Neil deGrasse Tyson Lists 8 (Free) Books Every Intelligent Person Should Read
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    Default Neil deGrasse Tyson Lists 8 (Free) Books Every Intelligent Person Should Read

    Those of you on Reddit might have already caught this list, but I felt it needed sharing. Neil Degrasse Tyson's credentials for being a very smart man are listed below, but in case you need further proof, you should check out his podcast Star Talk.

    A Reddit.com user posed the question to Neil deGrasse Tyson: “Which books should be read by every single intelligent person on the planet?”
    Below, you will find the book list offered up by the astrophysicist, director of the Hayden Planetarium, and popularizer of science. Where possible, we have included links to free versions of the books, all taken from our Free Audio Books and Free eBooks collections. Or you can always download a professionally-narrated book for free from Audible.com.
    1.) The Bible - “to learn that it’s easier to be told by others what to think and believe than it is to think for yourself.”
    2.) The System of the World by Isaac Newton – “to learn that the universe is a knowable place.”
    3.) On the Origin of Species by Charles Darwin - “to learn of our kinship with all other life on Earth.”
    4.) Gulliver’s Travels by Jonathan Swift – “to learn, among other satirical lessons, that most of the time humans are Yahoos.”
    5.) The Age of Reason by Thomas Paine – “to learn how the power of rational thought is the primary source of freedom in the world.”
    6.) The Wealth of Nations by Adam Smith - “to learn that capitalism is an economy of greed, a force of nature unto itself.”
    7.) The Art of War by Sun Tsu - “to learn that the act of killing fellow humans can be raised to an art.”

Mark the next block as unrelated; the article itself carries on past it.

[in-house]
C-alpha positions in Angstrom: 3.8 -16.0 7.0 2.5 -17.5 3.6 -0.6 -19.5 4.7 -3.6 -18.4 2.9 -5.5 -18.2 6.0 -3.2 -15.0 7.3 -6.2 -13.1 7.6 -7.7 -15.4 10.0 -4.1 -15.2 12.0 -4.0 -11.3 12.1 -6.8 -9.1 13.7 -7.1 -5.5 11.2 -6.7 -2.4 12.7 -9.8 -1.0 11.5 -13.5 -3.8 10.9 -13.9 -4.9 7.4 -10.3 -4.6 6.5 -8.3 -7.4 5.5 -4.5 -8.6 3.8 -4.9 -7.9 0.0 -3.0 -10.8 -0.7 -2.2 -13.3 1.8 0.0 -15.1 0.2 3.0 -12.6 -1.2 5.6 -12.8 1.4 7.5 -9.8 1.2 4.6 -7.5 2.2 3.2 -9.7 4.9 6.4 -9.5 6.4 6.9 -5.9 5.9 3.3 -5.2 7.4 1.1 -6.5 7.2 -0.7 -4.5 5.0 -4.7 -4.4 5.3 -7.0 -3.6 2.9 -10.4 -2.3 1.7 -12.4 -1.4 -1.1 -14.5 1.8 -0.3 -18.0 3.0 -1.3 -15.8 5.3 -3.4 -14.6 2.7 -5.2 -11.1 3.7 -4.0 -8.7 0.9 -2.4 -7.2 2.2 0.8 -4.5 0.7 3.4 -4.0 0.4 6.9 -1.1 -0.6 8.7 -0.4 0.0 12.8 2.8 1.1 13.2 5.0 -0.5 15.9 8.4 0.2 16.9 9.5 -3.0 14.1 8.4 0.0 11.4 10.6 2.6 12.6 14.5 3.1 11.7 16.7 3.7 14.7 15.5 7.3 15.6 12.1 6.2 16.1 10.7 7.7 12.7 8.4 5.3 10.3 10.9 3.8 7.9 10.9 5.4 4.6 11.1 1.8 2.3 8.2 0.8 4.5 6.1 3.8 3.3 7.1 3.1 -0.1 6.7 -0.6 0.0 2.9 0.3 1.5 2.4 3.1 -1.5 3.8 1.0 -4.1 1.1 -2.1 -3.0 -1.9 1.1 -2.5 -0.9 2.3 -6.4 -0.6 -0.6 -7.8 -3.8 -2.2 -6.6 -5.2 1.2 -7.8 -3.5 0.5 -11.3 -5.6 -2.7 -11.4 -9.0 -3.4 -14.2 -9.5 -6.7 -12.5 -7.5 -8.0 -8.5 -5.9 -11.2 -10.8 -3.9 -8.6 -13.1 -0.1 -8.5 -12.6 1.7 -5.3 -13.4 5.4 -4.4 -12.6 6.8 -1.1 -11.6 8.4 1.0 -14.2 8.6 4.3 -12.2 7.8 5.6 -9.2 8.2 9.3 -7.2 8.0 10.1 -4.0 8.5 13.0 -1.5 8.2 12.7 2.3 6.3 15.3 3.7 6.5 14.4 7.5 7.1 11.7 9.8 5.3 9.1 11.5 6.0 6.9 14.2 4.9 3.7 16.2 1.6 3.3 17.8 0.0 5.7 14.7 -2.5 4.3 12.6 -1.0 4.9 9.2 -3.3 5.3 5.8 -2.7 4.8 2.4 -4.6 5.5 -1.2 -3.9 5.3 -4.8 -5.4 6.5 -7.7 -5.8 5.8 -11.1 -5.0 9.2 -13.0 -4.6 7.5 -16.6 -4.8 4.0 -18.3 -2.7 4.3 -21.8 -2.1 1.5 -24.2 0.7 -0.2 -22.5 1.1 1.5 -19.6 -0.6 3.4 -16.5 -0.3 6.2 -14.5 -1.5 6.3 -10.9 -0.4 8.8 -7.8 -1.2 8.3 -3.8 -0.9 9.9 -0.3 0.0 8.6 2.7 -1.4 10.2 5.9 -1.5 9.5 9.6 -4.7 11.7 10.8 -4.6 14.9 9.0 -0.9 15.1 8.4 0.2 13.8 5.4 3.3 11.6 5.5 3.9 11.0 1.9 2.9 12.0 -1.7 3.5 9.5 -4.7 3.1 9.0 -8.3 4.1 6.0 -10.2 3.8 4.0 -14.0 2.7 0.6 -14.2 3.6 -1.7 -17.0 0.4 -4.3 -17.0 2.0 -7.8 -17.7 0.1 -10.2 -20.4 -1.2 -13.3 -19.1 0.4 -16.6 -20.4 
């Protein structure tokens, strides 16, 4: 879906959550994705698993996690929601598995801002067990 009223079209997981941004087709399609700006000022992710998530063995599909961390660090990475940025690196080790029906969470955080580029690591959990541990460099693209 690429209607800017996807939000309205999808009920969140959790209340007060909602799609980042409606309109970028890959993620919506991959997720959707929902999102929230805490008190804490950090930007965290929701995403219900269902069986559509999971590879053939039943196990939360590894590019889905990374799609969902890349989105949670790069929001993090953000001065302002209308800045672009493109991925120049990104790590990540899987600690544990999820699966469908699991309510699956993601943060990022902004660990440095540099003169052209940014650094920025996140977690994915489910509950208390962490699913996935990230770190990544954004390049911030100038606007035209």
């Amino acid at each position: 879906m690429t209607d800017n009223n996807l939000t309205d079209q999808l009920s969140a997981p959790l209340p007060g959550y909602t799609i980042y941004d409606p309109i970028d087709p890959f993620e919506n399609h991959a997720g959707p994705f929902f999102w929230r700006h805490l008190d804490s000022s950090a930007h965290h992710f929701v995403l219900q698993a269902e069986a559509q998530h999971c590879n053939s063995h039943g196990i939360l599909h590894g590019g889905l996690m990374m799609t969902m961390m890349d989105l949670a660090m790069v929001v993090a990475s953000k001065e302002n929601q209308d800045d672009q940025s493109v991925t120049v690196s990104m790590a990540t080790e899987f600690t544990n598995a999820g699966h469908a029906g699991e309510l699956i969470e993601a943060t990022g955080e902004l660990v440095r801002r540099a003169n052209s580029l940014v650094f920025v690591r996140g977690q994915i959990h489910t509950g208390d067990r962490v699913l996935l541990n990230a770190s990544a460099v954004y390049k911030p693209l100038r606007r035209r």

8.) The Prince by Machiavelli - “to learn that people not in power will do all they can to acquire it, and people in power will do all they can to keep it.”


    Tyson concludes by saying: “If you read all of the above works you will glean profound insight into most of what has driven the history of the western world.”
    He has also added some more thoughts in the comments section below, saying:
    Thanks for this ongoing interest in my book suggestions. From some of your reflections, it looks like the intent of the list was not as clear as I thought. The one-line comment after each book is not a review but a statement about how the book’s content influenced the behavior of people who shaped the western world. So, for example, it does no good to say what the Bible “really” meant, if its actual influence on human behavior is something else. Again, thanks for your collective interest. -NDTyson
    source

    I've read a couple of these (Art of War, System of the World, The Bible, Gulliver's Travels and I'm currently reading The Prince). Although I wouldn't argue with the significance of Gulliver's Travels, I contest its place on this list. Other works (The Republic easily comes to mind) seem more appropriate for this list. The Bible also seems like a Western driven choice.

    What are your thoughts? Have you read these works? Do you agree with him? Would you put any other works on this list?

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    Default Re: Neil deGrasse Tyson Lists 8 (Free) Books Every Intelligent Person Should Read